The Intercept: How Cops Can Secretly Track Your Phone

The Intercept: How Cops Can Secretly Track Your Phone

Kim Zetter writes a fantastic article in The Intercept about Stingrays, Dirtboxes and how law enforcement use these technologies to spy on cell phone usage. While there isn’t a lot of new technical information, it’s worth reading and reviewing as a guide to how local and federal agencies use the technology.

Stingrays have been used on the ground and in the air by law enforcement for years but are highly controversial because they don’t just collect data from targeted phones; they collect data from any phone in the vicinity of a device. That data can be used to identify people — protesters, for example — and track their movements during and after demonstrations, as well as to identify others who associate with them. They also can inject spying software onto specific phones or direct the browser of a phone to a website where malware can be loaded onto it, though it’s not clear if any U.S. law enforcement agencies have used them for this purpose.

As Zetter points out, while Stingray-type devices have been used by law enforcement since the 1990s, they’re getting a lot of attention now as protests and rebellions continue from Portland to Minneapolis and beyond. Police at many levels of government have been using the devices to surveil people engaged in legitimate protest and resistance.

It’s practically impossible, while on the ground at an event, to know if your phone is connecting to a legitimate tower or to a Stingray device. But there are steps you can take to protect yourself and your communications:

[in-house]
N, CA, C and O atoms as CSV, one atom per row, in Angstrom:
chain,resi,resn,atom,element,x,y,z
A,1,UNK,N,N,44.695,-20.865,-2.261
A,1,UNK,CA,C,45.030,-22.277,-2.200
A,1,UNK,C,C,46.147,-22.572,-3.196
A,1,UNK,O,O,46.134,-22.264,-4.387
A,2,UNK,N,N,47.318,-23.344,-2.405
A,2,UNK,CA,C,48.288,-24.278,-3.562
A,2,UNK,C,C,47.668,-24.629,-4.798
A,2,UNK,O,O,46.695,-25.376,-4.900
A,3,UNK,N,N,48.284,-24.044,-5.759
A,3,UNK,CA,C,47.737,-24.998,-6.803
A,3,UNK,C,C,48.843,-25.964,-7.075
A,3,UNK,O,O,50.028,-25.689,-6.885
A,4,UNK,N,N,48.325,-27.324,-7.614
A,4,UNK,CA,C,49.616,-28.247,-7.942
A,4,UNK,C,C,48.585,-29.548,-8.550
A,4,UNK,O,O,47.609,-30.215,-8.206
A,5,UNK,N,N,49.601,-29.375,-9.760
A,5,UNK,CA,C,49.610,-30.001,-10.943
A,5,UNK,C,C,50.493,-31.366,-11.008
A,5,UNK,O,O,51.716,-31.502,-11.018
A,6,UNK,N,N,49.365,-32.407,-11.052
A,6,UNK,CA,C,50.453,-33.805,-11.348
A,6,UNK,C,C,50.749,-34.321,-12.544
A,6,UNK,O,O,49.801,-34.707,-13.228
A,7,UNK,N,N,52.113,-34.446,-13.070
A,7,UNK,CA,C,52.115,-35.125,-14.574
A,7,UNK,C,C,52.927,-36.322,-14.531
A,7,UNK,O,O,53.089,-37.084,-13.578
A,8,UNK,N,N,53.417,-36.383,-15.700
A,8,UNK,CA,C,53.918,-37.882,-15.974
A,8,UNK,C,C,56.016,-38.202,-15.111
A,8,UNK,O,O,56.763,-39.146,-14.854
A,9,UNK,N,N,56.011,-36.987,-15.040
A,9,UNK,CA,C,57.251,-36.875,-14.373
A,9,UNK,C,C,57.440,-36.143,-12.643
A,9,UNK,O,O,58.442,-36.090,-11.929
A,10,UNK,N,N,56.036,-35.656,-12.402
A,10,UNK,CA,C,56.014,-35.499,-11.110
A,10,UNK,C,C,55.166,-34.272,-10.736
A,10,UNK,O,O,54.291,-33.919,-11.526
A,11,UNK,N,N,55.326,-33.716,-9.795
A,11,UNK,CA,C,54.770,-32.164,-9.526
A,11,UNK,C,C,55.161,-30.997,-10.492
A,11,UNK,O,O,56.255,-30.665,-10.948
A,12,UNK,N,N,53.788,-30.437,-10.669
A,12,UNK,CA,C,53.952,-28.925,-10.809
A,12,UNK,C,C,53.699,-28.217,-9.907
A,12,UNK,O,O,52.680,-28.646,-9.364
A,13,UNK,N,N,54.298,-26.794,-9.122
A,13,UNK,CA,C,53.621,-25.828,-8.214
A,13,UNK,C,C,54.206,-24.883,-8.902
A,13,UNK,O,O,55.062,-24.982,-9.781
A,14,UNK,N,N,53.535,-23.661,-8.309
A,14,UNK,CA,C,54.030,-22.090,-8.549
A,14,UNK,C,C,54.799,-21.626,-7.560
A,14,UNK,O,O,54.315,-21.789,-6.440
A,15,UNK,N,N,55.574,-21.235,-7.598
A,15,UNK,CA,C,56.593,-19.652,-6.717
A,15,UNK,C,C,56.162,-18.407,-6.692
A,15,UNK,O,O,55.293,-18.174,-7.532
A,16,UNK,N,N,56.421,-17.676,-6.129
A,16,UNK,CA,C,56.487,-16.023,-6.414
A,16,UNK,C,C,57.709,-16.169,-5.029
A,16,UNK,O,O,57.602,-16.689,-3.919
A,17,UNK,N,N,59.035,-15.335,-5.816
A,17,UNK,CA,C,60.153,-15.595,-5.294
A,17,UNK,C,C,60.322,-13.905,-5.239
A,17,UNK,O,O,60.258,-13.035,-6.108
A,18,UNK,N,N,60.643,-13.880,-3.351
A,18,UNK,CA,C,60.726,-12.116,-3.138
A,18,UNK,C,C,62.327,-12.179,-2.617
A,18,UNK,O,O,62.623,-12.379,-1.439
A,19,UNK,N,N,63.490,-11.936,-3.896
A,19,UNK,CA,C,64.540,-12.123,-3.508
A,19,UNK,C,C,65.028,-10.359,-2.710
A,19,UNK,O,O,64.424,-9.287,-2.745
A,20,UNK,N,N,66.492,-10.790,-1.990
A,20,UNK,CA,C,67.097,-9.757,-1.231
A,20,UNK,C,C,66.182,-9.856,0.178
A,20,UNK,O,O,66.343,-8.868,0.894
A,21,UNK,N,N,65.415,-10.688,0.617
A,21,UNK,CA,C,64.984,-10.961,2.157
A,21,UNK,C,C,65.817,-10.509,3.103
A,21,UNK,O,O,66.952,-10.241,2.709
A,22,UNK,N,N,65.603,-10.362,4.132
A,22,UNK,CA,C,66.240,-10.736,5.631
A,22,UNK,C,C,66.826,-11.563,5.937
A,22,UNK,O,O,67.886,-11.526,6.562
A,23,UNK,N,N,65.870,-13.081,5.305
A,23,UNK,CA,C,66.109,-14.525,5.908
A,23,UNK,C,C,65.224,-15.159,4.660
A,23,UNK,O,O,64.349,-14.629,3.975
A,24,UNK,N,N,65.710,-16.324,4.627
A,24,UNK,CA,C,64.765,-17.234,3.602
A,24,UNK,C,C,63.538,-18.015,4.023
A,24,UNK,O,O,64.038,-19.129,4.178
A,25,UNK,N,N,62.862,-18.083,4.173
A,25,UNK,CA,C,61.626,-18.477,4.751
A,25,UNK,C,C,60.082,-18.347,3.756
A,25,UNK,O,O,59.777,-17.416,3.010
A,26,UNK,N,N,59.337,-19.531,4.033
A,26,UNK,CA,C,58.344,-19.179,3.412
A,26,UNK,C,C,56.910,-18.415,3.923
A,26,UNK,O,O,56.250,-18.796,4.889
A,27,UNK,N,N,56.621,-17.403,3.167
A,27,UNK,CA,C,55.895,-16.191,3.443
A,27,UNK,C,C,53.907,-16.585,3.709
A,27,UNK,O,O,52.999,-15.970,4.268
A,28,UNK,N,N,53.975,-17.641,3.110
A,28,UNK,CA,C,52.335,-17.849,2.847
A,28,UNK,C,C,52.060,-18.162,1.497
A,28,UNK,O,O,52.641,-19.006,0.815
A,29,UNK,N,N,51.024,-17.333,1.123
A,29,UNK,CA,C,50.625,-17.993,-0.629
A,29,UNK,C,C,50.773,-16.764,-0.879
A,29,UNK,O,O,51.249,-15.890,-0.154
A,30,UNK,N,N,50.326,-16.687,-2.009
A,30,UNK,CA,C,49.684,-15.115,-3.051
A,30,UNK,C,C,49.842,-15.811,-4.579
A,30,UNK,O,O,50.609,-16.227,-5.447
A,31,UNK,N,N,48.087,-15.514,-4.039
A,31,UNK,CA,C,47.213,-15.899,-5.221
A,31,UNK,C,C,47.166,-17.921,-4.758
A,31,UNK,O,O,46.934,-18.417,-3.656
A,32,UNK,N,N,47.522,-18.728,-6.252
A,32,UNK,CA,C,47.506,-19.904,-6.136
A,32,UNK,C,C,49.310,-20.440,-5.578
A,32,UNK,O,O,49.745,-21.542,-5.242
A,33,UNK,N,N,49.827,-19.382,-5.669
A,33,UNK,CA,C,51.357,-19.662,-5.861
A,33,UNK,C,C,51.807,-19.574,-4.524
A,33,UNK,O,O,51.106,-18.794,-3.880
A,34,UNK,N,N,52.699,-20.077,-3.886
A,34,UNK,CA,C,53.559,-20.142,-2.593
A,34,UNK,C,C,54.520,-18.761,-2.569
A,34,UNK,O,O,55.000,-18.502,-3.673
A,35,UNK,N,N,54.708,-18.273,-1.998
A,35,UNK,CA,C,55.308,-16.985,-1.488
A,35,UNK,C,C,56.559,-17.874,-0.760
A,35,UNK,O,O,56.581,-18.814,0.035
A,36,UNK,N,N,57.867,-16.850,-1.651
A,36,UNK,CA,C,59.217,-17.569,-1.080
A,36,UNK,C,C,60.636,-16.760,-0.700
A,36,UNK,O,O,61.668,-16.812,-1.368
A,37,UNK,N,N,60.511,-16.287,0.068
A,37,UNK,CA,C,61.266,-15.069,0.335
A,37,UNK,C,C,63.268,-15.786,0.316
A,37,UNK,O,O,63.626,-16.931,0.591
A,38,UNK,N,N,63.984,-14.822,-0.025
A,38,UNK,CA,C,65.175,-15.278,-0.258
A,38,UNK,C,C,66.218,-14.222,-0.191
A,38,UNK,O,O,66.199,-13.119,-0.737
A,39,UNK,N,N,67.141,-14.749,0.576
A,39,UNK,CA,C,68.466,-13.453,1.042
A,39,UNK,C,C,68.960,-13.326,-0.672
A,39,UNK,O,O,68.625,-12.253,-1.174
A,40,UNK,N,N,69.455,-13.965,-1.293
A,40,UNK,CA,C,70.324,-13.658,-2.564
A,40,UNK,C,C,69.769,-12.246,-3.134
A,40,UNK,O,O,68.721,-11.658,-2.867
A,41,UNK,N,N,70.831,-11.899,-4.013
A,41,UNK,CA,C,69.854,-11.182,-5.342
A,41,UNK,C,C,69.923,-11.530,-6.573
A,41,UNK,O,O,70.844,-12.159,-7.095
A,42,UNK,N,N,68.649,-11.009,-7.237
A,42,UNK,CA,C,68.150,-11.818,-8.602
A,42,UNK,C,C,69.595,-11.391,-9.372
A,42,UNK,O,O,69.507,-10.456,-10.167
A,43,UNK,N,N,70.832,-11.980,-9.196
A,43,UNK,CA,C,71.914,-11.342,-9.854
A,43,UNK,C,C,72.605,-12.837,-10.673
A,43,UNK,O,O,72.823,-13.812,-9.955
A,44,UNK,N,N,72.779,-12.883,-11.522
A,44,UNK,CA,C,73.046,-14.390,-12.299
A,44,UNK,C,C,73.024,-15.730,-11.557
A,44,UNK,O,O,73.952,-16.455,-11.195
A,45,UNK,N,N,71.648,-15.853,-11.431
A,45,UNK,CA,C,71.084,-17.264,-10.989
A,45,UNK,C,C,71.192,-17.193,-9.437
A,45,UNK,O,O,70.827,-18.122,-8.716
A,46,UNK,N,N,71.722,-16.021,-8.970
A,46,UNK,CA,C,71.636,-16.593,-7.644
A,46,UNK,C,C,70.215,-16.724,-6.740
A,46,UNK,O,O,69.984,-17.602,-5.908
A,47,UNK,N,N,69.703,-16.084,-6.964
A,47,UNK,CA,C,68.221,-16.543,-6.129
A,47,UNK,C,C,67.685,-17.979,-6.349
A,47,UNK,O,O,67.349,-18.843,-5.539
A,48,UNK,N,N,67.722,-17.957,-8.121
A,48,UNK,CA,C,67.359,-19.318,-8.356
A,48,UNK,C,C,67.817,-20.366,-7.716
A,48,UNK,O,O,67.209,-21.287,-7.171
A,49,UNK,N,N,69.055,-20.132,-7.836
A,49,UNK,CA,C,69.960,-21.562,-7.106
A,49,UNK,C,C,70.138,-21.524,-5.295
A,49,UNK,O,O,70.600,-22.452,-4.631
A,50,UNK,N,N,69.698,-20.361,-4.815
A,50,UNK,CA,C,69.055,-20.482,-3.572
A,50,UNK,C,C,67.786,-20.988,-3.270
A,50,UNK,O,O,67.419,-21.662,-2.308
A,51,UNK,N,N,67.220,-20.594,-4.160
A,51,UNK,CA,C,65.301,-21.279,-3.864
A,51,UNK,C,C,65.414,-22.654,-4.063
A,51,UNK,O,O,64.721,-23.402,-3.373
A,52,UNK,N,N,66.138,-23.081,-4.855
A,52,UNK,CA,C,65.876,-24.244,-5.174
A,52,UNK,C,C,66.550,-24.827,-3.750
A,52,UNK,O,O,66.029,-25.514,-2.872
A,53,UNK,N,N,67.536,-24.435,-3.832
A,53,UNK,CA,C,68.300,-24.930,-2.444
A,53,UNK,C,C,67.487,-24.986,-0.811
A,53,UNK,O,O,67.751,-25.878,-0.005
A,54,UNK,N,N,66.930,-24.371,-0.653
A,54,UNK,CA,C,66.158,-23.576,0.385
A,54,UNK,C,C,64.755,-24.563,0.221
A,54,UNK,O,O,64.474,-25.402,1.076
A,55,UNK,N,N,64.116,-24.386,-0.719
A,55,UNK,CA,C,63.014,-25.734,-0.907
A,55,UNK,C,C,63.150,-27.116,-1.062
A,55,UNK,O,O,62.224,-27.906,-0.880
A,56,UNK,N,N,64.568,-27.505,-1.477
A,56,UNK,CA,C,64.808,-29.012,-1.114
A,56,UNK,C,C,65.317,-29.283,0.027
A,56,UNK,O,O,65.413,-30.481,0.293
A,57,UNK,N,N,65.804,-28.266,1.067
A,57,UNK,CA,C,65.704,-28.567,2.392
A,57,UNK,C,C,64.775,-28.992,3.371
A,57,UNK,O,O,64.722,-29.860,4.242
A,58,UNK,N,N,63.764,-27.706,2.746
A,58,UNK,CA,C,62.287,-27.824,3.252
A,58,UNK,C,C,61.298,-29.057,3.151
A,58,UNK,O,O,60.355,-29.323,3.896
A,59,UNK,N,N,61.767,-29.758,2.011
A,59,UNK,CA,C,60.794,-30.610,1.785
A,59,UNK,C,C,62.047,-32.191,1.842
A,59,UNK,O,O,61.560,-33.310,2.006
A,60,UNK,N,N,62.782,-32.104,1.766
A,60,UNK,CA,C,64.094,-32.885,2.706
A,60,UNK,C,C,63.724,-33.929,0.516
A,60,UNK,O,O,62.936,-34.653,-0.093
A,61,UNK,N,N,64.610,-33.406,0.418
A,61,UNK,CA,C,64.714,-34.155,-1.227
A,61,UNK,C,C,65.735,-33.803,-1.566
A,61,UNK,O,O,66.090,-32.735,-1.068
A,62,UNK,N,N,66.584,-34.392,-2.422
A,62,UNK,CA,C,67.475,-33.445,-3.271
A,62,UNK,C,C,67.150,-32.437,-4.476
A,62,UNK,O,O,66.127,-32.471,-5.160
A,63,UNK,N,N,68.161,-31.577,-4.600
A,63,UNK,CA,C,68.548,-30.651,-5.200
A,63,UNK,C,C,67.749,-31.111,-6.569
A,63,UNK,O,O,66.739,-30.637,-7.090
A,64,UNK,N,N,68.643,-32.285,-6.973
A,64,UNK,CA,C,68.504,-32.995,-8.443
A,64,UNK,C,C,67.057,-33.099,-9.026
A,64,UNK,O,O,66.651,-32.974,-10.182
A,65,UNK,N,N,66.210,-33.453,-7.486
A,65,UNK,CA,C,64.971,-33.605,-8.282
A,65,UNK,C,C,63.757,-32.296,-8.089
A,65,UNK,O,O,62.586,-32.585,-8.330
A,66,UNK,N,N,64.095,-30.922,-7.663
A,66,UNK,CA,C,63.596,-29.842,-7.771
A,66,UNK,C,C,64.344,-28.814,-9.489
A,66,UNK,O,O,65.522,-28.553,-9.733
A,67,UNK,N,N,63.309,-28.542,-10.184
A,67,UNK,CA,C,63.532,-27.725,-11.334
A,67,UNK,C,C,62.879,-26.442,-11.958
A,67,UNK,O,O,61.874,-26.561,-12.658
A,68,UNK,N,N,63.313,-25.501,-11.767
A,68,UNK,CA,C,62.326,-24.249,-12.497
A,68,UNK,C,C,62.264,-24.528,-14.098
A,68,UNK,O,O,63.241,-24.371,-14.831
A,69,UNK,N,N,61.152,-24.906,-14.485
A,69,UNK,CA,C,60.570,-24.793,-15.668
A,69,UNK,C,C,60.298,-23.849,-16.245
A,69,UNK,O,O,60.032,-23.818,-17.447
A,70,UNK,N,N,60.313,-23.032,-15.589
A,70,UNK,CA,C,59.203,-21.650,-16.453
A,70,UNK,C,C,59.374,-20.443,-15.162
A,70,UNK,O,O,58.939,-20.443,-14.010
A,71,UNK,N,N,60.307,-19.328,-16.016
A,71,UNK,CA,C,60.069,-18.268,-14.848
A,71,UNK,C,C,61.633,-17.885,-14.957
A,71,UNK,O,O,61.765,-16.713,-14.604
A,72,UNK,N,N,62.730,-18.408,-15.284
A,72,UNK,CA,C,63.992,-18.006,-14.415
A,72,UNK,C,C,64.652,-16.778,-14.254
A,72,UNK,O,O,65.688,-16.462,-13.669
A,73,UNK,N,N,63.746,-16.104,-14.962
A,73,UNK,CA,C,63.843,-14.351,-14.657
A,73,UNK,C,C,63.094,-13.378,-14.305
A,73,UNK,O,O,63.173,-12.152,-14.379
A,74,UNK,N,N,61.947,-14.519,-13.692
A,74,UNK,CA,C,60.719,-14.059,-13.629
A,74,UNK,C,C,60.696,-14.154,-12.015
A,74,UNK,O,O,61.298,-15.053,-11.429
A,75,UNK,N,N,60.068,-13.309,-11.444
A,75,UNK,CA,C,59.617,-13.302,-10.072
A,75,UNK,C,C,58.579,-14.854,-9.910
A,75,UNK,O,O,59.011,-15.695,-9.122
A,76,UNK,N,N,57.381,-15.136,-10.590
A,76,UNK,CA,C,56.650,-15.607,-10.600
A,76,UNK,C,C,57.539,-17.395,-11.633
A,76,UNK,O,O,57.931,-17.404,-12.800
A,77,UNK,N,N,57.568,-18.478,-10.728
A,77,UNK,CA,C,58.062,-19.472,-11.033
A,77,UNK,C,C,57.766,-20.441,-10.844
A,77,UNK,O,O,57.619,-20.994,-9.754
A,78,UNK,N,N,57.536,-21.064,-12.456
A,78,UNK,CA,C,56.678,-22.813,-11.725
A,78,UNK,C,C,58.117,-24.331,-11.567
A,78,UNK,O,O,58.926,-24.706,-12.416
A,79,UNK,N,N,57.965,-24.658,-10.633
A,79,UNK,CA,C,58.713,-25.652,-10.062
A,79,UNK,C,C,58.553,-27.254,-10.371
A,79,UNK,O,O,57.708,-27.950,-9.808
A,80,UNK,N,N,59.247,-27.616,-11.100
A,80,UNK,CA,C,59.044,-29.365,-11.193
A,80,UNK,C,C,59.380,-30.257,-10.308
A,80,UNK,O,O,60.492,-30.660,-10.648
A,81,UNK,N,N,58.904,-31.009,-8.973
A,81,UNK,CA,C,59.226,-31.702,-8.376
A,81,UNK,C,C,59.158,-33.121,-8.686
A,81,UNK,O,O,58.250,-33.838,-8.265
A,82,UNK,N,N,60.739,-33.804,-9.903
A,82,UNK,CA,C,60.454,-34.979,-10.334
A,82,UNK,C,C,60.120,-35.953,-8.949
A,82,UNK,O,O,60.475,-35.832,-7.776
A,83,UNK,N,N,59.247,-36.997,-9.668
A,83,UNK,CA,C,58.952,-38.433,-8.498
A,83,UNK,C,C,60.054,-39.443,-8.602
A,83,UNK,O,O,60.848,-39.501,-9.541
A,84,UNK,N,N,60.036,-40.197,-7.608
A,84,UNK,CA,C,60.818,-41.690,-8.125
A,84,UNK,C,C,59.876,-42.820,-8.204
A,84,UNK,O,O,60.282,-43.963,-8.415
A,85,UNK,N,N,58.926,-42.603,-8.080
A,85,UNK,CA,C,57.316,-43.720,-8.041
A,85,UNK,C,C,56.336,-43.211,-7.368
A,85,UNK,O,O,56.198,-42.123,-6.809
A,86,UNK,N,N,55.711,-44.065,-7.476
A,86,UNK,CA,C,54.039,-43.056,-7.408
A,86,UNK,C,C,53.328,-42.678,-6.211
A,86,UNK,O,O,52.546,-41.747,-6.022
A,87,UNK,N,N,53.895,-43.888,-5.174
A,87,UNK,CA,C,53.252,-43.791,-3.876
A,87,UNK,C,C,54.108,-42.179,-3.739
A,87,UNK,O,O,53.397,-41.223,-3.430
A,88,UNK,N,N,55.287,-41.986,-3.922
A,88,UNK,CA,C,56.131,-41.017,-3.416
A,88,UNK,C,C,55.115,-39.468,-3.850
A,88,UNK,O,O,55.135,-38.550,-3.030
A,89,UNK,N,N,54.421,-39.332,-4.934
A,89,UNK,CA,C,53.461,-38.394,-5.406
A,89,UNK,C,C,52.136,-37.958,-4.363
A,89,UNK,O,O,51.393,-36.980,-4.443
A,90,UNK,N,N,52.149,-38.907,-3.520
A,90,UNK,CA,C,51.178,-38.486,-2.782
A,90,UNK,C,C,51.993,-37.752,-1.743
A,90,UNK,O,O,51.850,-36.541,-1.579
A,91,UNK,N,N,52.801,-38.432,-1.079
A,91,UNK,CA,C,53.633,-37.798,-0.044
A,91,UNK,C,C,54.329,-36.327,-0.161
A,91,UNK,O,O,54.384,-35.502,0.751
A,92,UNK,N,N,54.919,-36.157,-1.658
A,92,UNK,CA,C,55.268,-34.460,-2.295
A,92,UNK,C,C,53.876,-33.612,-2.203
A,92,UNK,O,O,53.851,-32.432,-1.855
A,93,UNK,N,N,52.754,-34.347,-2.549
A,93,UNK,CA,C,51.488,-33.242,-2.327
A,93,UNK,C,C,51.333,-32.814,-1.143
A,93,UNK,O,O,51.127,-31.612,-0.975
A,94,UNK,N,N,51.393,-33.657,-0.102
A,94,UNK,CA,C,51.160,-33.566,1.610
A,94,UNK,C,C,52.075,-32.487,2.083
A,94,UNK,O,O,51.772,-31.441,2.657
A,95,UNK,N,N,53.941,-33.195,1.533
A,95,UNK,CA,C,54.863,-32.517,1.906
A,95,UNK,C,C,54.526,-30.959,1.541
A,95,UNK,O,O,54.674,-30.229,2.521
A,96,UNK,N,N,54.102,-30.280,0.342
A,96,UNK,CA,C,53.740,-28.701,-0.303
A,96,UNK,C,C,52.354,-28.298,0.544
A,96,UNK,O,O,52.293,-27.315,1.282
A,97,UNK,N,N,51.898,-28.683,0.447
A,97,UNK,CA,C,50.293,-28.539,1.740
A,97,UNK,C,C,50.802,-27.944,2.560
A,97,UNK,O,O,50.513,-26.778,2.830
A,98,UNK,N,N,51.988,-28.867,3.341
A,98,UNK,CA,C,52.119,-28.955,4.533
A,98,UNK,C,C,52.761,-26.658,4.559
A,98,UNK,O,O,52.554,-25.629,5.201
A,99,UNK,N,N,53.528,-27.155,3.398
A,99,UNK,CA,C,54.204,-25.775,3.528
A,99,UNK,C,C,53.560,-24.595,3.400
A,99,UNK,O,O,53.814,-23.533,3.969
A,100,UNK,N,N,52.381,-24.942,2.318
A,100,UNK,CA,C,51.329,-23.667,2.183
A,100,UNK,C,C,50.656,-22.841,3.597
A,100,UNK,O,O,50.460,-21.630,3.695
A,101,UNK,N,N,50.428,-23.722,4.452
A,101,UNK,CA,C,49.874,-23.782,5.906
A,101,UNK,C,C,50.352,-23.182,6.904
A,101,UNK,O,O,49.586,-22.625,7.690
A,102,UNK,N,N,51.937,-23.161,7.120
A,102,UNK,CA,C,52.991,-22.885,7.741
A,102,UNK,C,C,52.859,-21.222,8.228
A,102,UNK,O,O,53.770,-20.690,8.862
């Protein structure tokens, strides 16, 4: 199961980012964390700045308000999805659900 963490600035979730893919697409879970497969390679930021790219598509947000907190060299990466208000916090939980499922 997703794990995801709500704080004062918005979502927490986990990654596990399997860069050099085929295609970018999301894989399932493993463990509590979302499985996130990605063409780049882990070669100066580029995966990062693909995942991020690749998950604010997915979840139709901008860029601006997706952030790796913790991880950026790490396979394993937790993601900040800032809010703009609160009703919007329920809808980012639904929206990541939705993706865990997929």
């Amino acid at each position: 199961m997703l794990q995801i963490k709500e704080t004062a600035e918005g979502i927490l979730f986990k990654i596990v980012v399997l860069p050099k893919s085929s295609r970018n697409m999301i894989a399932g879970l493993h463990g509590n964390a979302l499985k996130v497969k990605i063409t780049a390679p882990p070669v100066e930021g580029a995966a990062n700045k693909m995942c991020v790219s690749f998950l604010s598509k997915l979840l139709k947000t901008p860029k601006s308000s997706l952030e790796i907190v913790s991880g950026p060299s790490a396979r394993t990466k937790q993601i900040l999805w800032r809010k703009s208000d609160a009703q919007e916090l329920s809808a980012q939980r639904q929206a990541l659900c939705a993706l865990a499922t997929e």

1. If you can’t be associated with being in the area at all, don’t bring your phone. The IMSI number – a unique identifier for the SIM card in your phone – is broadcast in plain text for anyone watching the airwaves to see. This includes your cell provider’s towers – and yes, law enforcement using a stingray. If you absolutely need to have a phone but can’t use your own, use cash to buy a burner and pre-paid phone.
  2. Turn your cellular antenna off. You won’t be able to make phone calls or get text messages, but your phone won’t be trying to connect to cell towers or Stingray devices either. If you find a trusted network, you can try to use WiFi to catch up in a place that it’s safe. You should keep WiFi off when you’re not using it otherwise.
  3. If you’re comfortable using your phone – or you have to have it – but are still concerned about eavesdropping: Use encrypted messaging apps. Signal is the most secure and the app’s developers don’t even have the ability to give law enforcement any information.

Everyone’s threat model is unique. Just like deciding if you’re on the front lines or not while facing off with cops, choosing the technology you bring to the event depends on your concerns.